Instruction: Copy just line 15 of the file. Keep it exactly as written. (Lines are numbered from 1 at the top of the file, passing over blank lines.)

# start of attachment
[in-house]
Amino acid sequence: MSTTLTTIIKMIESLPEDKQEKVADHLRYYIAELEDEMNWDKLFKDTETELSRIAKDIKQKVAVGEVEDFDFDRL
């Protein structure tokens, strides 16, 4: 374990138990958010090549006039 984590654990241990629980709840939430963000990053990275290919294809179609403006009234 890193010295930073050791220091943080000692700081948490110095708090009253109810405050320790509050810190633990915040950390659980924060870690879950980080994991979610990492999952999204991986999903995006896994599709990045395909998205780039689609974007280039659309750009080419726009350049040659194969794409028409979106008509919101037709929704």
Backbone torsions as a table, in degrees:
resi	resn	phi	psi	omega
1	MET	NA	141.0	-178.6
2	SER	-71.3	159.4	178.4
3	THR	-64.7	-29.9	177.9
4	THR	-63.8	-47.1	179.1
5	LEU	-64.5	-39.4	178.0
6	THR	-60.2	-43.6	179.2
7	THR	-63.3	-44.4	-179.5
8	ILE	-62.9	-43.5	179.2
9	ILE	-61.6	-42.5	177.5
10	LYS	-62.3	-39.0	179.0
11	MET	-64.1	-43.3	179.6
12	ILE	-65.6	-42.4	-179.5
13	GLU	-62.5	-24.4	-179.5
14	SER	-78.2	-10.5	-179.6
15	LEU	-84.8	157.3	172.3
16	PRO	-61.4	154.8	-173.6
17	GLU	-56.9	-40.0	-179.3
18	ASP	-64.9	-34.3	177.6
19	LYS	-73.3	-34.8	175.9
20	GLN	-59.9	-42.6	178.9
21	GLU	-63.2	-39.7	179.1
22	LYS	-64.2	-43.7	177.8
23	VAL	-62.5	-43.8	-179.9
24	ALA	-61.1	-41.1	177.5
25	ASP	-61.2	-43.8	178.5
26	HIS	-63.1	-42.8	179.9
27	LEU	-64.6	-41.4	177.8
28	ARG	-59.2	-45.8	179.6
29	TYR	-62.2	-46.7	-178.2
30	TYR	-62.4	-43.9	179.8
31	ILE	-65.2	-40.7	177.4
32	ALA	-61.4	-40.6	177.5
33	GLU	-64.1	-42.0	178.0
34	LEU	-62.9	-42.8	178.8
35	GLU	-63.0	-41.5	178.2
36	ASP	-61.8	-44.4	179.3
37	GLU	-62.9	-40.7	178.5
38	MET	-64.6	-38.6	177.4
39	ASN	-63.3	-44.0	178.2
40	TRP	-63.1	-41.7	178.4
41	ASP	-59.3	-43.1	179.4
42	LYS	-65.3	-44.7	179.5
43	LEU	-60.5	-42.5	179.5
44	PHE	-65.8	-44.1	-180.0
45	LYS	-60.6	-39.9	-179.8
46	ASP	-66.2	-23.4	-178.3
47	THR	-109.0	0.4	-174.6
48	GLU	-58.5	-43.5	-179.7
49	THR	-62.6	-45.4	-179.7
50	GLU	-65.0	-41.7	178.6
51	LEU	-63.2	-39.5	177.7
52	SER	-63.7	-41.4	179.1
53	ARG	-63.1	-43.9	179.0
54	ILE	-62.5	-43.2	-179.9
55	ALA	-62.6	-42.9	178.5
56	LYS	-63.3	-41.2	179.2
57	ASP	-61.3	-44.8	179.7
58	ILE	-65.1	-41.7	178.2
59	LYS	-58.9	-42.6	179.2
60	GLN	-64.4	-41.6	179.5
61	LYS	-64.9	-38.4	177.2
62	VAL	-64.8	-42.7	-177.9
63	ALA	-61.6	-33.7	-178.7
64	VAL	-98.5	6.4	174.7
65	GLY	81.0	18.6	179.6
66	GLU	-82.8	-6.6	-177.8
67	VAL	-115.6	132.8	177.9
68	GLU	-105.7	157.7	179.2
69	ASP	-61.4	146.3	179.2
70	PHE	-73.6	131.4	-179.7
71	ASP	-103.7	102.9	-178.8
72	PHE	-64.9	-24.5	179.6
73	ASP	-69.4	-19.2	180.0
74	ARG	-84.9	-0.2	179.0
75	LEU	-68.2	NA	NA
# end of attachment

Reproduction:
10	LYS	-62.3	-39.0	179.0